Could you plan a wedding in five days?
My guess is that most people would answer that question with a laugh. But my friend and former colleague did exactly that with both class and gusto.
When I first saw The New York Times article, “I Planned My Wedding in Five Days. You Could, Too” float through my newsfeed, I thought to myself, “Hey, that sounds like what Emily did.”
Emily is a snazzy P.R. lady that I worked with at The Becket Fund. If you met her, you would not think that she is the pull-off-a-wedding-in-less-than-a-week kind of gal. She’s the type who always looks like a million bucks, whose office was always clean and swanky, whose outfit was always super polished . . . you know the type.
Anyway, I glanced at the photo in the article and thought, “Wow, that even looks like Emily!”
You get where I am going with this. It was Emily.
But not only do I enjoy watching her story blow up because I feel cool by association, but also because her story bears an important message: Make it matter. Your wedding, that is. The moral of Emily’s story is that you should make your wedding matter, because the way you approach your wedding foreshadows how you will approach your marriage.
Her story comes on the heels of data finding that more and more couples are taking longer to marry because they are living together before tying the knot, a factor that makes that couple thirty percent more likely to divorce; couples are also spending more and more on their weddings, which also correlates with higher odds of winding up in Splitsville. One 2014 study found that couples who spent less on weddings and engagement rings were less likely to divorce. As CNN put it in a memorable headline, “Want a Happy Marriage? Have a Big Cheap Wedding.”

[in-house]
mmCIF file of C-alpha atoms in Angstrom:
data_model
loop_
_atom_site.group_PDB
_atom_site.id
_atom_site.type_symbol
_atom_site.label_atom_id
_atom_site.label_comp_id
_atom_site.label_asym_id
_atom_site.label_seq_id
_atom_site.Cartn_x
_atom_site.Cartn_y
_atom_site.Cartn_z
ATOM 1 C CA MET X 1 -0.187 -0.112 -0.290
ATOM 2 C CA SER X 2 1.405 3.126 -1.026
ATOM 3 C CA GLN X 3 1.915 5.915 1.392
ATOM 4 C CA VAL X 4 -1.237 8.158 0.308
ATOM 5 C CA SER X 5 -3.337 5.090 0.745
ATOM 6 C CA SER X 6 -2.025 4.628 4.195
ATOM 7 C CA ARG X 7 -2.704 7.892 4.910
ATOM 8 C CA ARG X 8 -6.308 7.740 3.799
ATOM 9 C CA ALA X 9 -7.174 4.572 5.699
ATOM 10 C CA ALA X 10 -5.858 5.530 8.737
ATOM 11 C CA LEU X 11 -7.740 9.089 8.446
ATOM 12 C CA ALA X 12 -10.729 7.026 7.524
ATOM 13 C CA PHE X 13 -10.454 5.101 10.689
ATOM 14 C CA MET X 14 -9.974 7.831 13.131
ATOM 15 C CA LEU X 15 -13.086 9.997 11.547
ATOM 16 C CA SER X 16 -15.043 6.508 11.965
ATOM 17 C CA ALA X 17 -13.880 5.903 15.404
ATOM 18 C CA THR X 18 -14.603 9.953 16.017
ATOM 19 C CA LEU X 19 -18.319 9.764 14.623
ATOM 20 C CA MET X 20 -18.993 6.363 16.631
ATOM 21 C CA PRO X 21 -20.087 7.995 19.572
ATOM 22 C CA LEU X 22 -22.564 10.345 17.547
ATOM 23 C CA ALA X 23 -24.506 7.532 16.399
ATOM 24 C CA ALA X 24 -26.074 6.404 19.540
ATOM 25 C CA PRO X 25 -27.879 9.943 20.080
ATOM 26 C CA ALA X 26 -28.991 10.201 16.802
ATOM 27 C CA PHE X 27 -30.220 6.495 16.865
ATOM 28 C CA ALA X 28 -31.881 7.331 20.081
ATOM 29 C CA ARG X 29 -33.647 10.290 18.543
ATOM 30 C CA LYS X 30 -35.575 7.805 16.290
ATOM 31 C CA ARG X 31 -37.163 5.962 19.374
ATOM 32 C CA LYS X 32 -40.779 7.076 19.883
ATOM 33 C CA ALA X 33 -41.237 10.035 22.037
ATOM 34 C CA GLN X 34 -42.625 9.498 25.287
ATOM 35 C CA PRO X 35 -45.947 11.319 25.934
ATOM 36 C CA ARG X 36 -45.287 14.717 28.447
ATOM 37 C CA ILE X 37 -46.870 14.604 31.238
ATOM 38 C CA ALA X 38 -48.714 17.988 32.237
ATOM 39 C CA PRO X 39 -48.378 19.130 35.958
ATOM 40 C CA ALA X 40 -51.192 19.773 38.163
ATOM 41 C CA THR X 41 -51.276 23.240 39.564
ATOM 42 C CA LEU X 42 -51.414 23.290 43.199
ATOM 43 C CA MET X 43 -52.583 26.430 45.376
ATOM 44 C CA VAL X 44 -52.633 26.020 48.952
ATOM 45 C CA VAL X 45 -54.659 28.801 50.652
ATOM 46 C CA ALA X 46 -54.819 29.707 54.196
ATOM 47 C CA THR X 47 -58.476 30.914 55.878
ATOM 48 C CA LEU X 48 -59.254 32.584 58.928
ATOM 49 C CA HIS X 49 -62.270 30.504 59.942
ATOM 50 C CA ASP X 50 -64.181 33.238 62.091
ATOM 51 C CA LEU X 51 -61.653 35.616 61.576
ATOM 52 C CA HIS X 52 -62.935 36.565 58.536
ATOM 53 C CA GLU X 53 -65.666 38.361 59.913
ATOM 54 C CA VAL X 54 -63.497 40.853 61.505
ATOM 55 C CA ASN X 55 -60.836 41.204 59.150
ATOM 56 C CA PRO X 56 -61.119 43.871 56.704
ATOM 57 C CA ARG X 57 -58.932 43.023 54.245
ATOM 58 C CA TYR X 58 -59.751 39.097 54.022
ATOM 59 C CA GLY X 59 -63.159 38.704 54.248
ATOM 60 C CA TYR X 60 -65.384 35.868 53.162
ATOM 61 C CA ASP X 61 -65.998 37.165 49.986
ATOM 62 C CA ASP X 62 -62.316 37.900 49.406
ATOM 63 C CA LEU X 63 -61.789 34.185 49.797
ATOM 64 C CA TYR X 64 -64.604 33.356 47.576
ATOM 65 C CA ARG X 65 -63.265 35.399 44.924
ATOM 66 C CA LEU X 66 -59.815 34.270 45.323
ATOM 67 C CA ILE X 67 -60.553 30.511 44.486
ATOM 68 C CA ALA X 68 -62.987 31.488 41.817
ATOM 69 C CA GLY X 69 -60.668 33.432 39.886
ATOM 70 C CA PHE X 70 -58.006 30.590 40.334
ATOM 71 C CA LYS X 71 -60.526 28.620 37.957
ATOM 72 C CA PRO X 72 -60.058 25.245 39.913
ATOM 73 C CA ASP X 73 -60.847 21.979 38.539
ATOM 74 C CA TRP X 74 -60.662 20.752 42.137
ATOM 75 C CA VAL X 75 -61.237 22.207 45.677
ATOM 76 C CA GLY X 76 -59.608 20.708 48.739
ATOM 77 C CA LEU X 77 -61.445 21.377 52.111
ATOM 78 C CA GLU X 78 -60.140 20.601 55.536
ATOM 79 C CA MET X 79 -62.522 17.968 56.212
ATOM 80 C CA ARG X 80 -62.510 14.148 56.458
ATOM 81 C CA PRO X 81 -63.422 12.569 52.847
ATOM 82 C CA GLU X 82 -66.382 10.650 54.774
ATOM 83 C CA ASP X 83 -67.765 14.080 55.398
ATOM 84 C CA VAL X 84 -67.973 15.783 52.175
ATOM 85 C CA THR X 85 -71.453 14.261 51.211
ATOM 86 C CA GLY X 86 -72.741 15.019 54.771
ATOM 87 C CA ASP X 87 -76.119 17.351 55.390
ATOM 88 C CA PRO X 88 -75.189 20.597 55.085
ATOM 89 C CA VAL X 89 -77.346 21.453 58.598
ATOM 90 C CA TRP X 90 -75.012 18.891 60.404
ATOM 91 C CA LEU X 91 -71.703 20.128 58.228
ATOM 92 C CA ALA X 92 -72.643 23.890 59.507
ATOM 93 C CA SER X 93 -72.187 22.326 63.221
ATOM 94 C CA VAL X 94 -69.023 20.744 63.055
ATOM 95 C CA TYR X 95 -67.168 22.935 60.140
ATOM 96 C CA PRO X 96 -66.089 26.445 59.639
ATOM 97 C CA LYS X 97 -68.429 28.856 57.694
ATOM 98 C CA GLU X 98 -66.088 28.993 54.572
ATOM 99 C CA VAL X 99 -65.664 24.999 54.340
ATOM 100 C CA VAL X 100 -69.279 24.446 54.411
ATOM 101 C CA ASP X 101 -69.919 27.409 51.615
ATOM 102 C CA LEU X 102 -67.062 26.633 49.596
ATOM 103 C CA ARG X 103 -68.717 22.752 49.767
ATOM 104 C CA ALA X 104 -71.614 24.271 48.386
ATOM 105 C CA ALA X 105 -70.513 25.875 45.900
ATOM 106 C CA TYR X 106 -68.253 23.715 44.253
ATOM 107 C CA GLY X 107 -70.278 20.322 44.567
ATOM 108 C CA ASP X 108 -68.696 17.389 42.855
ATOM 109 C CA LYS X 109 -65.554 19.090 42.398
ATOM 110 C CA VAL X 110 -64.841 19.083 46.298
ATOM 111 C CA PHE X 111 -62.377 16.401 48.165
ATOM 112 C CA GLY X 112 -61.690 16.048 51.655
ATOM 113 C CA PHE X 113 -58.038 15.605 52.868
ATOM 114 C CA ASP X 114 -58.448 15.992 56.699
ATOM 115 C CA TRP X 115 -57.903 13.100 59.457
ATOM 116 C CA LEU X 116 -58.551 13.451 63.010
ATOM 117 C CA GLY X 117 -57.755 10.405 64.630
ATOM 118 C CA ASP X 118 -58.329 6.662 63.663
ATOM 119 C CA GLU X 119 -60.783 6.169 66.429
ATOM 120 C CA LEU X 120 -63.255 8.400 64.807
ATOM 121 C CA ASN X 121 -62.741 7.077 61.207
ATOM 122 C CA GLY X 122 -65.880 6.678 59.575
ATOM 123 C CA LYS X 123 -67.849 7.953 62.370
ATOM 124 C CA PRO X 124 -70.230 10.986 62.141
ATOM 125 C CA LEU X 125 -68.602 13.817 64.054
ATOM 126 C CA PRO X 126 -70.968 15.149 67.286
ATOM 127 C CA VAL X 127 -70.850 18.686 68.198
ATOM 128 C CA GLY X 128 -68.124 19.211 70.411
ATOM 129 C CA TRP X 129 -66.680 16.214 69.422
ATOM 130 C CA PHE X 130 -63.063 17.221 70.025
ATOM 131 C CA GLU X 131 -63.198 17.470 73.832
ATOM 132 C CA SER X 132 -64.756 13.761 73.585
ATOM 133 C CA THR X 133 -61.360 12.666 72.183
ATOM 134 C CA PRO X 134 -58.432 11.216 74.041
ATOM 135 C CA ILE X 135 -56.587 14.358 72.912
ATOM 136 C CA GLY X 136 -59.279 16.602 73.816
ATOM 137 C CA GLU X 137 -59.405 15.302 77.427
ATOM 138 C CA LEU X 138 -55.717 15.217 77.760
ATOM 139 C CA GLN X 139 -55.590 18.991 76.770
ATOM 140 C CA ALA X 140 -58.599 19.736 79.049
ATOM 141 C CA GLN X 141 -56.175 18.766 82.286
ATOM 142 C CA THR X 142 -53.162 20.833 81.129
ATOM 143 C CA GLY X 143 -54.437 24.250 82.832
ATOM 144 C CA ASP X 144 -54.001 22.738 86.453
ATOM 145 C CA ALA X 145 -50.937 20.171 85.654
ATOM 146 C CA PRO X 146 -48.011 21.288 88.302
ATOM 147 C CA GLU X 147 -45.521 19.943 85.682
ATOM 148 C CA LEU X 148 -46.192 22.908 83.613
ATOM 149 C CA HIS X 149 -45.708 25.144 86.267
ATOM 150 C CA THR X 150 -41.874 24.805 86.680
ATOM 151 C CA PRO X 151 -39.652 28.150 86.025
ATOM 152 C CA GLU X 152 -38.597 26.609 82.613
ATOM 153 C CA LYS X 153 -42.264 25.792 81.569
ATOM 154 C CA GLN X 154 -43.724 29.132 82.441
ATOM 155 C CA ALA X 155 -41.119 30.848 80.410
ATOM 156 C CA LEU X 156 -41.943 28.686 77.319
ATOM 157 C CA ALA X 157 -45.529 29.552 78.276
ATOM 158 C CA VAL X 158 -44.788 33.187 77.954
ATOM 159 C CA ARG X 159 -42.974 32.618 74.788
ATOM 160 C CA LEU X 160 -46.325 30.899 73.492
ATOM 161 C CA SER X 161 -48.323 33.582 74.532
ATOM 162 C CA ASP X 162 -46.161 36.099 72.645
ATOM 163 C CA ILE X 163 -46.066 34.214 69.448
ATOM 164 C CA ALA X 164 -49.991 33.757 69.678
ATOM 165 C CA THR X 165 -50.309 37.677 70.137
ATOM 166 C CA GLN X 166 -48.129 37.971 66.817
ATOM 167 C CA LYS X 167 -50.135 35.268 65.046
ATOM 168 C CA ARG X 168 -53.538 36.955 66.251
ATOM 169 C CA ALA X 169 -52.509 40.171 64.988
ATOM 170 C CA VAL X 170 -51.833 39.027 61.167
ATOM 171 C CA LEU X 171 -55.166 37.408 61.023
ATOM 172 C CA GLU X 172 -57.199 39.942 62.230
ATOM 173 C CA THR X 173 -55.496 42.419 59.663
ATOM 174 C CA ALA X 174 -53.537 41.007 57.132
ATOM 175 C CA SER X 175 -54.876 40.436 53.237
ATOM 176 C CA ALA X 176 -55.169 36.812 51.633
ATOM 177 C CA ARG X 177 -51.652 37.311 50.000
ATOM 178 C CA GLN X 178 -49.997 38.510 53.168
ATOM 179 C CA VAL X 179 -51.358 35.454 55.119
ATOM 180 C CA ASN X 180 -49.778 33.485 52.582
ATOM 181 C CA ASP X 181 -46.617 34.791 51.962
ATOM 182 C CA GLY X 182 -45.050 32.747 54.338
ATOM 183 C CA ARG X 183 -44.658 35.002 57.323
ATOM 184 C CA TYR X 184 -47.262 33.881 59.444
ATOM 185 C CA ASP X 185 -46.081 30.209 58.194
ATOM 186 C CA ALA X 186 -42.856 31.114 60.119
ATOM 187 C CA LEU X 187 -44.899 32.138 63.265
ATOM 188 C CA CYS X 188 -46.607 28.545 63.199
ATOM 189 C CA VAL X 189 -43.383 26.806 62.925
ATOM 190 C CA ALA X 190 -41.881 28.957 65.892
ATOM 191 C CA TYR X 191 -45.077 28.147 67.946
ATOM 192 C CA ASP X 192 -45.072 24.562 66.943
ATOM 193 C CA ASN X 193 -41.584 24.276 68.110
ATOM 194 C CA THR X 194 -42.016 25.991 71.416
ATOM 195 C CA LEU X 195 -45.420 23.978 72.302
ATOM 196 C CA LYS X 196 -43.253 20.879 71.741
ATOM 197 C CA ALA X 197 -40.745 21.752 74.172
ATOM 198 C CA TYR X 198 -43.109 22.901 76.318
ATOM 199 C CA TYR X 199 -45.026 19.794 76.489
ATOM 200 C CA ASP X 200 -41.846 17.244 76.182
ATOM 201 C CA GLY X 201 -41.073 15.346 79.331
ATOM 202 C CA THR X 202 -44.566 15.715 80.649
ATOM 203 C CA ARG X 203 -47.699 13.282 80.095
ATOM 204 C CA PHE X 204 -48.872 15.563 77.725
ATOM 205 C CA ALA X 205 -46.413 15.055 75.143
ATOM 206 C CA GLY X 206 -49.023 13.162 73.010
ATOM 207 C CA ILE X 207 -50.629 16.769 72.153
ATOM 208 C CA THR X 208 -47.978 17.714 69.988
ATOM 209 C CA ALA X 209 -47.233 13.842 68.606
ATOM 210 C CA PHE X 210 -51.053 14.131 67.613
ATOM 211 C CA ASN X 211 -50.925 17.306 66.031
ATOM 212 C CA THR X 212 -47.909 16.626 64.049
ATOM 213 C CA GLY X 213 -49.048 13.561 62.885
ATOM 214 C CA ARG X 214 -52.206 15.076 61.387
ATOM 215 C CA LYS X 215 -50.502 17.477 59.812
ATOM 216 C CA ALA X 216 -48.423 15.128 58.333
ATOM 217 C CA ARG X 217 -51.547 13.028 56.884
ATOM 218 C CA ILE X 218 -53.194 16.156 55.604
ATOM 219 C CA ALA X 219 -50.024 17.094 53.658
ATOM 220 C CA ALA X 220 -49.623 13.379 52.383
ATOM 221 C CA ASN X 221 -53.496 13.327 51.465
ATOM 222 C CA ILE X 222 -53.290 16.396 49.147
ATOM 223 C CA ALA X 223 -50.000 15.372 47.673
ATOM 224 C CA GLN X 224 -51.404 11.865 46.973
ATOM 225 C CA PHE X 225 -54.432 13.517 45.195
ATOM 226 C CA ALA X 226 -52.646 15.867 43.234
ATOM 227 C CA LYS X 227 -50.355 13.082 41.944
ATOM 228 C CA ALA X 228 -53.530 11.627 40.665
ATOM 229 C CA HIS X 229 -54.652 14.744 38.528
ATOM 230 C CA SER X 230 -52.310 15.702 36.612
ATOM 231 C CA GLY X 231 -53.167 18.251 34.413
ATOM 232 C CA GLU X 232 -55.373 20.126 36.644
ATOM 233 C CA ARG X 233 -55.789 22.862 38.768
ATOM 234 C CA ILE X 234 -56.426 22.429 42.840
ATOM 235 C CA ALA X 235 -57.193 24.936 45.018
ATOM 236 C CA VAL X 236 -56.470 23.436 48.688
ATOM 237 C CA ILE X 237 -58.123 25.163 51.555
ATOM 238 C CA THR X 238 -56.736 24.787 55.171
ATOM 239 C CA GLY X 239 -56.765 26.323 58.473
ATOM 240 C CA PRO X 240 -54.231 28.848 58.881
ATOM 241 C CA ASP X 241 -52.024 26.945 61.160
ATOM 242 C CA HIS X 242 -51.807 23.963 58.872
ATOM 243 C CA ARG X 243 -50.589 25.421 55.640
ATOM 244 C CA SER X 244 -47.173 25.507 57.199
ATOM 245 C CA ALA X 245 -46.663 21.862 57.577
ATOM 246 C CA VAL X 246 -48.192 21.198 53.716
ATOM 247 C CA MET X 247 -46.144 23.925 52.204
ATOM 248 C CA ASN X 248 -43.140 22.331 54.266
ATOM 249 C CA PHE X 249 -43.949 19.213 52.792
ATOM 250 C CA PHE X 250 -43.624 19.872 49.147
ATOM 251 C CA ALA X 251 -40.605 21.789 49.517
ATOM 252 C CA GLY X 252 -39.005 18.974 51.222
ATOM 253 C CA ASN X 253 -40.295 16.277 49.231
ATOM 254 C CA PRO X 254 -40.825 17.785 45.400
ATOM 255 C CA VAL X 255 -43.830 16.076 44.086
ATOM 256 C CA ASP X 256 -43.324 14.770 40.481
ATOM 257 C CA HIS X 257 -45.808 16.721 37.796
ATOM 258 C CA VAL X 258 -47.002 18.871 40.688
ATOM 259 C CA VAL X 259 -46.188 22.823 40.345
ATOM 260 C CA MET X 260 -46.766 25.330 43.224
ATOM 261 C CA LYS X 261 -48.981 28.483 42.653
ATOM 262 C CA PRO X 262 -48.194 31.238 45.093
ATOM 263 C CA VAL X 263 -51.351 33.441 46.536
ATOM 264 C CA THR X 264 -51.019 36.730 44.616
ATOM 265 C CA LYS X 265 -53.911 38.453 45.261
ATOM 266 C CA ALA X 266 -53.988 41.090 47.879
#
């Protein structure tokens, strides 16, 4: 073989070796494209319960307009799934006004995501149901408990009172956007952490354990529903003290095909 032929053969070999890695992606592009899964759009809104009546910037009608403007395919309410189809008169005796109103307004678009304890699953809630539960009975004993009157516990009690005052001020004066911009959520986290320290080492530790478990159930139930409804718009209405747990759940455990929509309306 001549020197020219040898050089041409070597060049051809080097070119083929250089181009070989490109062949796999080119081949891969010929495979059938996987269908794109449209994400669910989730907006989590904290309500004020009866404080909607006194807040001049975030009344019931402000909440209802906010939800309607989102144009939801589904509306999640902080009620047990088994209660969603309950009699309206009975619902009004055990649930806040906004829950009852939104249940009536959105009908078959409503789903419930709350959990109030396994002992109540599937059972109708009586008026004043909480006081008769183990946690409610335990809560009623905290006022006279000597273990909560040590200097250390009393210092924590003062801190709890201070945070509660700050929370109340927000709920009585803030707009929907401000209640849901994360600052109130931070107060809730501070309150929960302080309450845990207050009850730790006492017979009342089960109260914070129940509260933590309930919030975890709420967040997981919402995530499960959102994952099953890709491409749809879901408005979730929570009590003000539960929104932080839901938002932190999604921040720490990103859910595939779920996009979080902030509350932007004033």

In Emily’s case, she and her fiancé were certain about each other and didn’t feel like slow-walking it. It wasn’t haste; they just didn’t want to waste. And “cheap” is the wrong word to describe their wedding; it was more . . . streamlined. As one of the hosts on GMA pointed out, Emily “screened everything with the , “Does this make the people at my wedding feel loved, or strengthen my marriage and the promises we made to each other?” If the answer was no, it got axed. Her wedding litmus test is one that is actually timeless, one that can be exercised daily in a marriage. So why not start with it on day one?
Emily’s example is admittedly quite far out of the norm, which is why it’s gone viral. But in an era where couples feel they have to live together for years before a yearlong engagement marked by a five-figure stone and a lavish wedding in which so much attention gets focused on the superficial trappings rather than the substance of marriage, hers shines for a reason.
You don’t have to plan your wedding in five days or for less than five grand to perform the same exercise in your own marriage, but everyone can draw a lesson from Emily’s story. As The Beatles once crooned, “Can’t buy me love!” And that most certainly includes weddings.